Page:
It is important for SEO and online reputation management strategist to be able to know what the base Google results are. Base results are the results you see without personalization and localization filters. Google automatically opts every Google user into personalization.
“Google sometimes customizes your search results based on your past search activity on Google. This customization includes searches you’ve done and results you’ve clicked.”
First we will look at personalization. On the surface it seems straight forward. Google even tells users how to turn this off at http://www.google.com/support/accounts/bin/answer.py?hl=en&answer=54048
There are multiple browser add-ons designed for Firefox to help aid in disabling personalized searches and deleting supper cookies:
- Yoast search plugin – An Add-on to disable Google personalization when searching from the browser search box.
- NoScript – This add-on allows you to decide what scripts to run from any website and “protect yourself against XSS and Clickjacking attacks” (This plug-in can be very annoying FYI)
- Ghostery – This add-on blocks hidden tags, images that are from a list of domains known for tracking, iframes that have a source that matches a domain from the list of known tackers, and scripts. It also deletes Flash and Silverlight cookies.
- BetterPrivacy – This add-on detects flash cookies, aka LSOs, and allows you to delete them from your computer.
- Google Analytics Opt-out – This is Google’s add-on that allows users to opt-out of sending data collected during the website visit should not be sent to Google Analytic. This could be useful for webmasters to not count their own visits to their website if the site uses Google Analytics
- Google Global – This add-on for Firefox adds the ‘pws=0’ parameter (this parameter tells Google not to show personalized results) to a Google search and attempts to show results from other geographic locations.
Make sure the box labeled ‘De-personalize Google search results’ is checked.
This will add the ‘pws=0’ parameter to your Google Global search
Turning off personalization the way described by Google seems to do the trick for turning off personal results but local results are still visible. Also Google likely is still collecting data about your search habits even with personalization turned off. The tools above help to protect against this but there really isn’t any way to stop Google from gathering data. It’s what Google does.
Despite multiple efforts all these tools do not turn off localization in organic results. One way of changing localization is to use a proxy but then the results are localized to the proxy. Changing the IP, country code, and zip parameters the way Google Global add-on does has no effect on changing or turn off Googles localization. The results are still localized to your current IP.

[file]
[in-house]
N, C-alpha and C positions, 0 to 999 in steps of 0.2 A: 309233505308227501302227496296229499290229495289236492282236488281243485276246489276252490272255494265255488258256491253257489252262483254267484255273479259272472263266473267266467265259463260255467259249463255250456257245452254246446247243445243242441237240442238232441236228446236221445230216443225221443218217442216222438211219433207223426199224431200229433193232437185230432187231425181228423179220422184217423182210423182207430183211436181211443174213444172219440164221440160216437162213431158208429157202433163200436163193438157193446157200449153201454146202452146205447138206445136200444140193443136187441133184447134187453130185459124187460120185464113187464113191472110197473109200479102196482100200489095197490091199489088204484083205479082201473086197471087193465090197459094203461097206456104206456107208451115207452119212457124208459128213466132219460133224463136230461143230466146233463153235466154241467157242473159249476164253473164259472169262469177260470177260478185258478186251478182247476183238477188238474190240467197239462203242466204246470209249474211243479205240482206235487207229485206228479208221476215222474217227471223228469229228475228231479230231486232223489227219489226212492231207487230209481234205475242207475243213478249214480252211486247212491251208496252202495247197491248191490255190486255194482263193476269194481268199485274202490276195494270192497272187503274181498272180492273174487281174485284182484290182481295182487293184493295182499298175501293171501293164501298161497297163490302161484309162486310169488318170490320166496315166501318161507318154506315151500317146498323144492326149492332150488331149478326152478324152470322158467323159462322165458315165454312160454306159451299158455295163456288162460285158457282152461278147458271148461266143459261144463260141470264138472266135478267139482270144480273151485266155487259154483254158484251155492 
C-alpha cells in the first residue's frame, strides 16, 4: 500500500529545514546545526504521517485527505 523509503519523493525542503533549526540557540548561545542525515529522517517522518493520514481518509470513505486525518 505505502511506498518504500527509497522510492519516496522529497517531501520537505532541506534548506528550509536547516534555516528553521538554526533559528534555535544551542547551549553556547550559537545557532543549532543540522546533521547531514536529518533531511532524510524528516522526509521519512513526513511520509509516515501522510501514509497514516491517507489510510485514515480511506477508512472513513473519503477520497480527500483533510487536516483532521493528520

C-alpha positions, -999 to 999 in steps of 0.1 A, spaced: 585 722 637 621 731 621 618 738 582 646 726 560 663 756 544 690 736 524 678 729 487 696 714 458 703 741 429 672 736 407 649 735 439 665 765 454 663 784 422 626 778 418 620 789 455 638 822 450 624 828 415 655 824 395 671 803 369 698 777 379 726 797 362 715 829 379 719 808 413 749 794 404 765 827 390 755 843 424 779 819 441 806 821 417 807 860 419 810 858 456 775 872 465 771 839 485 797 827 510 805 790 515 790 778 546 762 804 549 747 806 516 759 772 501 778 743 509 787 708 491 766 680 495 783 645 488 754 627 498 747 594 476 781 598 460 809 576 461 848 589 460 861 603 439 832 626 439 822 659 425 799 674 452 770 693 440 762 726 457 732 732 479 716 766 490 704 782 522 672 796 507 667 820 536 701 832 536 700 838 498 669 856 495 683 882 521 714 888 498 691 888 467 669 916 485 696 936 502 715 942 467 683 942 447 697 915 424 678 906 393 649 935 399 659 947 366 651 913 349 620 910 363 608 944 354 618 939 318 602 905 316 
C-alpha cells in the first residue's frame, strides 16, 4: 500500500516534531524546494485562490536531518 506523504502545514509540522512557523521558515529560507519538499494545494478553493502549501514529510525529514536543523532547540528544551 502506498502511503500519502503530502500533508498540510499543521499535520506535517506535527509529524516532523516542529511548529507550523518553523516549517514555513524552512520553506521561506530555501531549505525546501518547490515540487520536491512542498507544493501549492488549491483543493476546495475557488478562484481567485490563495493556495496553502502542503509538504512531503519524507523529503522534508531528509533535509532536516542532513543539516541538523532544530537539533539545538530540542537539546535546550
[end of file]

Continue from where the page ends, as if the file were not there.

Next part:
Your browser stores information about your geolocation. This is called location-aware browsing and there is a way to turn it off. However turning this feature off in Firefox and telling your browser not to share location information does not stop Google from returning local results.
Google looks up your location given the IP address used in the internet communication protocols it received. This means when your computer connects with Google it has to send out its IP so Google knows where to send the information back to. Google takes that IP and looks up where the IP is geographically.
Google believes that localization is an important part of returning relevant results and has no way to turn this feature off. Yet you can set it to a broader reach, such as the country level instead of the zip code level, by setting changing your Google preferences.
So is it worth it? Well personalization is relatively easy to turn off and usually the results are still relatively close to what you see with personalization enable (if you clear you cookies every now and then). Localization has the largest impact but only if you are searching something with local suggestion and/or result. Otherwise the results are pretty standard. Lets be clear: The search local results were dramatically different for generic place/service/product terms like “restaurants”, “pest control” or “cleaning supplies” but did not have an impact on non-local niche terms like “sink repair books” or “vegetable garden videos”.